Bottom Line Benefits of Allowing Electronic Cigarettes in the Workplace
Most smokers are banned from lighting up traditional cigarettes at work. Employees might not mind — and may even enjoy — going outside on warm, sunny days to smoke. But no one enjoys shivering outside in sub-freezing temperatures. Want to convince the boss to let you use smoke-free electronic cigarettes in the office year-round? Tell him how much money he will save.
Nearly everyone wastes time at work. A 2012 survey by Salary.com shows that some employees admitted to wasting more than 10 hours a week on personal matters, primarily shopping online and visiting their social media sites.
Based on an average U.S. salary of $42,000, 10 hours of lost productivity costs an employer about $10,500 per year per employee. A smoker who leaves the building to smoke a cigarette once an hour will waste another hour and 40 minutes a day — at a cost to employers of nearly $10,000 per smoker.
If you smoke and don’t want to spend this winter huddled in a doorway, getting salt stains on your shoes and getting splashed by slush every time a car passes by, you have several choices:
1. Quit smoking.
2. Start using electronic cigarettes at your desk and hope no one complains.
3. Propose to your employer that electronic cigarettes be officially allowed in the workplace.
Quit if You Can
Quitting is the best, but hardest option. Some 90 percent of quit attempts fail, according to Forever Free, a publication supported by grants from the American Cancer Society and National Cancer Institute.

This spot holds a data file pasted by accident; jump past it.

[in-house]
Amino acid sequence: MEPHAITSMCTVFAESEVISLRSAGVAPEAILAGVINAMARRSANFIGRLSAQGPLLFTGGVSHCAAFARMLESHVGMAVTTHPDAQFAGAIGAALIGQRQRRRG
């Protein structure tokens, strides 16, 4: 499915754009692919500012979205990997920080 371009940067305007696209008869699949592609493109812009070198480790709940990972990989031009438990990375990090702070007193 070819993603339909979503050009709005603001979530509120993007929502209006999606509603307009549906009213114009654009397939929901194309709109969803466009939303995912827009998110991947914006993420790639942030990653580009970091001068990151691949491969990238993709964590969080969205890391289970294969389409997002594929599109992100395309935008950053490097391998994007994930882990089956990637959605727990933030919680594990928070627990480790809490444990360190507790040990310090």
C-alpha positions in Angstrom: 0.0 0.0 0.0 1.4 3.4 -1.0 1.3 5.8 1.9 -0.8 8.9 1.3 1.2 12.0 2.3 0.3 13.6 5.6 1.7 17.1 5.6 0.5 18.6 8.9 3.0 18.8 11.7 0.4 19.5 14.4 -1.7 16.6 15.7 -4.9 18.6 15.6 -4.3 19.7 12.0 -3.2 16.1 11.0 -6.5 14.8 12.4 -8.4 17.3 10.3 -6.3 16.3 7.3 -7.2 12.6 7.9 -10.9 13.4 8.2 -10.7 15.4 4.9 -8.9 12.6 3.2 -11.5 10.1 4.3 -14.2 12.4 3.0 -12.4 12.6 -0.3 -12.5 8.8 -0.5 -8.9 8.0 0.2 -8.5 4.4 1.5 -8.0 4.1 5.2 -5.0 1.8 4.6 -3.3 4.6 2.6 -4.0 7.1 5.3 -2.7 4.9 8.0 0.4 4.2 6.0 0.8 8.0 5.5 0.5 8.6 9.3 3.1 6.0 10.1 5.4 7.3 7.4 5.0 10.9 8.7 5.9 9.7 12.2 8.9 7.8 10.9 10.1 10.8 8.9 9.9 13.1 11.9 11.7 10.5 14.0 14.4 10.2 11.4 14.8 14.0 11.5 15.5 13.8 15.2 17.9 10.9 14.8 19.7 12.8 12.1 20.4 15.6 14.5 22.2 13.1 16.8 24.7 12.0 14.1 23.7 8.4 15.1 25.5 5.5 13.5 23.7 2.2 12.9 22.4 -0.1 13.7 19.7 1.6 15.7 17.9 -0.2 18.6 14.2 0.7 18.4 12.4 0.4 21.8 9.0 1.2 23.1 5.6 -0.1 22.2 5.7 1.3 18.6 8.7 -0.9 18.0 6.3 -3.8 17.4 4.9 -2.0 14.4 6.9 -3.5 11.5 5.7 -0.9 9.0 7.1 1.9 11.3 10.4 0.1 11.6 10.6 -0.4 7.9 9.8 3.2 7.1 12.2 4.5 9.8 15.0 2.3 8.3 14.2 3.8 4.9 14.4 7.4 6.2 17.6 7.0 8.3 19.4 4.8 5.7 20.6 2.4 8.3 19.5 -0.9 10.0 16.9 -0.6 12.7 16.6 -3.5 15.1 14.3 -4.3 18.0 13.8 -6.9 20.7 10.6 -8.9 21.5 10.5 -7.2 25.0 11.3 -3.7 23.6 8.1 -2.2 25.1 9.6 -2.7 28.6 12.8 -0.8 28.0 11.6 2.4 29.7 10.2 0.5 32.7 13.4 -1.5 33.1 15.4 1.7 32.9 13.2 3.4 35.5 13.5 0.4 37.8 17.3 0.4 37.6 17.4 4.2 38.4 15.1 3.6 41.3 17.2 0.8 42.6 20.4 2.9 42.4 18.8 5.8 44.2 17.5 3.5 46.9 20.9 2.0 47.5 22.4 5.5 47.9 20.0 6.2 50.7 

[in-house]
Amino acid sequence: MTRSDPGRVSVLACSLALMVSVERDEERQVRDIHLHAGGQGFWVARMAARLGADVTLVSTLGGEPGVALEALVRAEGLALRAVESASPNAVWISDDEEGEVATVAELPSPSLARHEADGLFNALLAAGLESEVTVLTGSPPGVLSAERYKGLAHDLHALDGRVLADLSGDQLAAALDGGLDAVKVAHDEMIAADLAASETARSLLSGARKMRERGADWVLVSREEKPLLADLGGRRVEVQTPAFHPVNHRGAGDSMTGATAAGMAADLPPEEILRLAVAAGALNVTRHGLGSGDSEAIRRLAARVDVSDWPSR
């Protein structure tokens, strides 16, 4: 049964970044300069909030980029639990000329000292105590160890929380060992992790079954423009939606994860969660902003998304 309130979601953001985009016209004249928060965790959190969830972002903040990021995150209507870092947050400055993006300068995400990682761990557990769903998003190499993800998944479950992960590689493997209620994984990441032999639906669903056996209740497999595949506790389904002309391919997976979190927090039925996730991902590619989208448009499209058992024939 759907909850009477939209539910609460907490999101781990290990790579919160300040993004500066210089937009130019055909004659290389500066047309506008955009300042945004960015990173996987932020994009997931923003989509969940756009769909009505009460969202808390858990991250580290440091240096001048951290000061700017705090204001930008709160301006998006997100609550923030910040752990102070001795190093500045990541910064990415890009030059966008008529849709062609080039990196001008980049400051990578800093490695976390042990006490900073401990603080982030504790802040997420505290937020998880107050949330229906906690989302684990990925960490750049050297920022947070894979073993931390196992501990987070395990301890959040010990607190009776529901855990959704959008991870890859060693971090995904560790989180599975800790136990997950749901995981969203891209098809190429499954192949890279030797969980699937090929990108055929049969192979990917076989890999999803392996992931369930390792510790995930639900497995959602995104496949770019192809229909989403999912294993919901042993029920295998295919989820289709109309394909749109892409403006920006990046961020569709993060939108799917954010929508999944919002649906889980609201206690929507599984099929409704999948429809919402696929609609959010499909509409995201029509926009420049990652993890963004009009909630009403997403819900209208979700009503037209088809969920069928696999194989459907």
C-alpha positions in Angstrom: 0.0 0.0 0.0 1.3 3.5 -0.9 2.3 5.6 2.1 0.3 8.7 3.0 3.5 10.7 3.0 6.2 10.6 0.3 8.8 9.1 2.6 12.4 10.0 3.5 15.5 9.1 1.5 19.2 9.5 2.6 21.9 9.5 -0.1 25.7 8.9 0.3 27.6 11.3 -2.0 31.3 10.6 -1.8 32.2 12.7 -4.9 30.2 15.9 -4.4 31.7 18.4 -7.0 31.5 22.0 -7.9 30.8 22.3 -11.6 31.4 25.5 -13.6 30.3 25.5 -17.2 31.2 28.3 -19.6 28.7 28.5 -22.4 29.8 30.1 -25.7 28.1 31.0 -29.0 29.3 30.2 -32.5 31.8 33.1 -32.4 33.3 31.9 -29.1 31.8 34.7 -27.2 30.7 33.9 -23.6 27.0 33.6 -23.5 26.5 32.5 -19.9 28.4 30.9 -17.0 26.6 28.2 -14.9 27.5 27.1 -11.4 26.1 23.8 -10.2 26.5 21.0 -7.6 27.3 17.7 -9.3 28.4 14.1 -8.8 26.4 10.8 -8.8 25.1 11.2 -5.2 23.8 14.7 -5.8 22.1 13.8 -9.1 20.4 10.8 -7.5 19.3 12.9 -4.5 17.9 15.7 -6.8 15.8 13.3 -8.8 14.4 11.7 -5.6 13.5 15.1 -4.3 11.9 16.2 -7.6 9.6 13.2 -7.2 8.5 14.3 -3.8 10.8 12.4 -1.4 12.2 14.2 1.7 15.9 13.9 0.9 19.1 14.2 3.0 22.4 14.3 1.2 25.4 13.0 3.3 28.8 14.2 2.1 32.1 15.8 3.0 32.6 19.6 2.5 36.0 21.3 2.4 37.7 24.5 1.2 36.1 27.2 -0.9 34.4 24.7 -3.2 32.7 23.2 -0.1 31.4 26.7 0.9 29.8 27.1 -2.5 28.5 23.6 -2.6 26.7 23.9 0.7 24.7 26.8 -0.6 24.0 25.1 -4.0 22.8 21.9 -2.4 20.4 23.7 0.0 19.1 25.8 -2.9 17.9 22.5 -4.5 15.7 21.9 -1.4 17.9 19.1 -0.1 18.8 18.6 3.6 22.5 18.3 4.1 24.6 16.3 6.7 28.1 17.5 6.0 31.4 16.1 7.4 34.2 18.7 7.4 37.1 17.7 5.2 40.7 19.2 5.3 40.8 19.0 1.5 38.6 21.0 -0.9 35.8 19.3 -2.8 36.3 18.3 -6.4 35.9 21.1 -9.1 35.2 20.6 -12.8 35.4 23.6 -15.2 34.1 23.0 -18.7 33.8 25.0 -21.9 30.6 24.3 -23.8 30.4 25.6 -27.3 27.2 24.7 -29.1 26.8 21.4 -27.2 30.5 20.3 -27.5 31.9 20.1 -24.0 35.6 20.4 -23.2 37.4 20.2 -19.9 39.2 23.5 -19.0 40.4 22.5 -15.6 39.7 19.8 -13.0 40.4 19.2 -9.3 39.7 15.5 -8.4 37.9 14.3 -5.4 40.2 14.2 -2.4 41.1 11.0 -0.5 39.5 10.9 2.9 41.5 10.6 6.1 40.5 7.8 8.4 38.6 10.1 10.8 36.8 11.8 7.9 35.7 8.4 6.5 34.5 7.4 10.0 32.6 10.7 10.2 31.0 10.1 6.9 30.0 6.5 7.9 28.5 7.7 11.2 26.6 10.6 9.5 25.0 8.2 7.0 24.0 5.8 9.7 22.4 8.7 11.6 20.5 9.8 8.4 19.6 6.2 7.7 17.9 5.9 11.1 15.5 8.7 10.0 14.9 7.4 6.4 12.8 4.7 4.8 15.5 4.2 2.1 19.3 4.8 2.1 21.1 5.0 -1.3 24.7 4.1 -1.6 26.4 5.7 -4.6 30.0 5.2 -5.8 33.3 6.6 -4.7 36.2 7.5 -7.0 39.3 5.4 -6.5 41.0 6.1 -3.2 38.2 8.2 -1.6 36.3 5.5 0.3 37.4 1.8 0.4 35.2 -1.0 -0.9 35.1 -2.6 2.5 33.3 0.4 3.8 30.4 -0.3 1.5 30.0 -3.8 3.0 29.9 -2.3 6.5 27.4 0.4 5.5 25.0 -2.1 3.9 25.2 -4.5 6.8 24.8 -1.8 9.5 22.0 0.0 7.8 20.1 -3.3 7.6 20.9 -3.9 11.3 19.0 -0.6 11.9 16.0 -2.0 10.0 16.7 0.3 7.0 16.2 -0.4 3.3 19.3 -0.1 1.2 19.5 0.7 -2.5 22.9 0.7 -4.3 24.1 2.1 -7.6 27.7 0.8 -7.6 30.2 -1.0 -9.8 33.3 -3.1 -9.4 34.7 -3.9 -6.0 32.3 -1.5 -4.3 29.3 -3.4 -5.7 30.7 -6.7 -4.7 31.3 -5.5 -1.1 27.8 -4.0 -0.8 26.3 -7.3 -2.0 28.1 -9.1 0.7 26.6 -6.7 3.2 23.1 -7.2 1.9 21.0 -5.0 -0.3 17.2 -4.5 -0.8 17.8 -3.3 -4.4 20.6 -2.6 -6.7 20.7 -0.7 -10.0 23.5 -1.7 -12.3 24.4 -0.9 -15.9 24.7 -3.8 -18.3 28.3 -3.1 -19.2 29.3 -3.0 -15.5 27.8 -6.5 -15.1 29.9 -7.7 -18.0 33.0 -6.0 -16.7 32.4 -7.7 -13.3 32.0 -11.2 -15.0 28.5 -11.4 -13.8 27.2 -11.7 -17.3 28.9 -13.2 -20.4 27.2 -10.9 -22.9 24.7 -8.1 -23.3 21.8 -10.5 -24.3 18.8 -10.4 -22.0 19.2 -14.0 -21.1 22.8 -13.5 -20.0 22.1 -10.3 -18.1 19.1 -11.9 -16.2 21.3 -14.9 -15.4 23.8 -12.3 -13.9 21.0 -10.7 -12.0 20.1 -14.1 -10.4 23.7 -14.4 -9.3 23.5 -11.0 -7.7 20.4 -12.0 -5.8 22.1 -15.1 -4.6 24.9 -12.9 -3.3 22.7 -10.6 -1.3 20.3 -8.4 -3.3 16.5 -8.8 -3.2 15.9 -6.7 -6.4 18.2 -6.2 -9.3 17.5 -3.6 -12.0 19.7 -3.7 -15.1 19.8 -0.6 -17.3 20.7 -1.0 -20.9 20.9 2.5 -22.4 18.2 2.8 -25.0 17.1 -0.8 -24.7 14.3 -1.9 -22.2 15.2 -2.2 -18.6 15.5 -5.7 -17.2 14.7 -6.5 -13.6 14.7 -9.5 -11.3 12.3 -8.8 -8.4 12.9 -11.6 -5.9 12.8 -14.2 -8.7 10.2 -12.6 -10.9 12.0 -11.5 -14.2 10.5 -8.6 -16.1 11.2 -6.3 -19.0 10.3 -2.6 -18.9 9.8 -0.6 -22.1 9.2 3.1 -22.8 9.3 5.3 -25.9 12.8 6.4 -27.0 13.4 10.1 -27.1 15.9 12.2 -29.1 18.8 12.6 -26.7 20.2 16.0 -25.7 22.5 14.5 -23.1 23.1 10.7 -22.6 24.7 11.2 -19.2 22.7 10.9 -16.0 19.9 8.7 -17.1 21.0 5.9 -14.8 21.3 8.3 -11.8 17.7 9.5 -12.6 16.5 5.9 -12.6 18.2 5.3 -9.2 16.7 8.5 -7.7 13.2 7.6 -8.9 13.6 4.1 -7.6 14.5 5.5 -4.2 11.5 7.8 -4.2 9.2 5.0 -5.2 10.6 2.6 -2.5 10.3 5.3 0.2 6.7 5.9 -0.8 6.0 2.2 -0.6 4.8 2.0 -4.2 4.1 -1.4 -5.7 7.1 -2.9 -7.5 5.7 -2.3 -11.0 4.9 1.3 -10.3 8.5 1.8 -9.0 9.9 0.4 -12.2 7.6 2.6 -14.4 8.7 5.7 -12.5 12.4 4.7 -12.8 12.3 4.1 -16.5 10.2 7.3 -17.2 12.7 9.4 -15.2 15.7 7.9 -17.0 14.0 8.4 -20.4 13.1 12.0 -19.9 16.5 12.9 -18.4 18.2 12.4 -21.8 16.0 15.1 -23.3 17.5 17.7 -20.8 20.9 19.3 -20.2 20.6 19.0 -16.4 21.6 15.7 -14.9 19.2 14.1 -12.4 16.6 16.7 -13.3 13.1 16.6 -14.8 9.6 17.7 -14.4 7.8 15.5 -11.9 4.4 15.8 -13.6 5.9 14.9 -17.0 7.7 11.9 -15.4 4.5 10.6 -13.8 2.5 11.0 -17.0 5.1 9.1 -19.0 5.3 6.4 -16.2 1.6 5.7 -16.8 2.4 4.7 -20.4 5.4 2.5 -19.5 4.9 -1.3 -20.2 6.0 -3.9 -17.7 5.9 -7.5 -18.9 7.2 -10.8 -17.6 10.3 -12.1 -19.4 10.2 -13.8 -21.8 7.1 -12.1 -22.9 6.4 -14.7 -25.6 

If you’ve tried to quit because of the risks of tobacco smoke to your health and the health of others, you know that the withdrawal symptoms can be more formidable than your resolve.
Electronic Cigarette Options
Electronic cigarettes deliver nicotine to your system in a vaporized mist. Electronic cigarettes do not emit smoke and do not contain tobacco, so they are not covered by most anti-smoking regulation. See a detailed image of the process here.
So, if you start vaping at your desk, you may face criticism but not discipline — until or unless your company revises its non-smoking policies to include electronic cigarettes.
This is why you may want to take a proactive stance and enlighten your employers about the cost savings of keeping smokers at their desks.
Do the Math
Add up the number of smokers in your workplace.
Multiply that number by 100 (the number of minutes a smoker spends away from his desk every day if he takes 10, 10-minute smoking breaks.)
Divide the number by 60 to give you a total of hours.
Multiply that number by 250. (number of days an employee works per year based on a 5-day work week and 2-week vacation.)
Multiply this number by the average salary of the smokers in your workplace. If you don’t know the average, use the national average wage of $23.63 of per hour or an estimate based on averages for your industry.
Find the total and present this to your boss as the amount of annual savings the company could realize if they disallowed smokers from leaving the building to smoke and allowed the use of electronic cigarettes indoors.
Here’s a sample calculation, based on 10 smokers:
10 x 100 = 1,000 minutes lost daily to smokers.
1,000/60 = 16.66 hours lost daily.
16.66 x 250 = 4,165 hours lost annually
4,165 x $23.63 = $98, 418.95 annual loss in productivity
Employers say no to a lot of things. But they tend to be amenable to money-saving propositions. And an annual savings of $100,000 is nothing to blow smoke at.
With almost two-thirds of all respondents reporting they waste time at work on the computer each day, the next obvious question is how much time?
Thirty-nine percent of the people who took our survey said they spend a mere 1 hour a week or less on non-work related items. That’s followed by 29 percent who spend up to 2 hours a week wasting time on the computer at work, and 21 percent who waste up to 5 hours a week. Only 3 percent of respondents spend 10 hours or more on personal tasks while at work in a given week.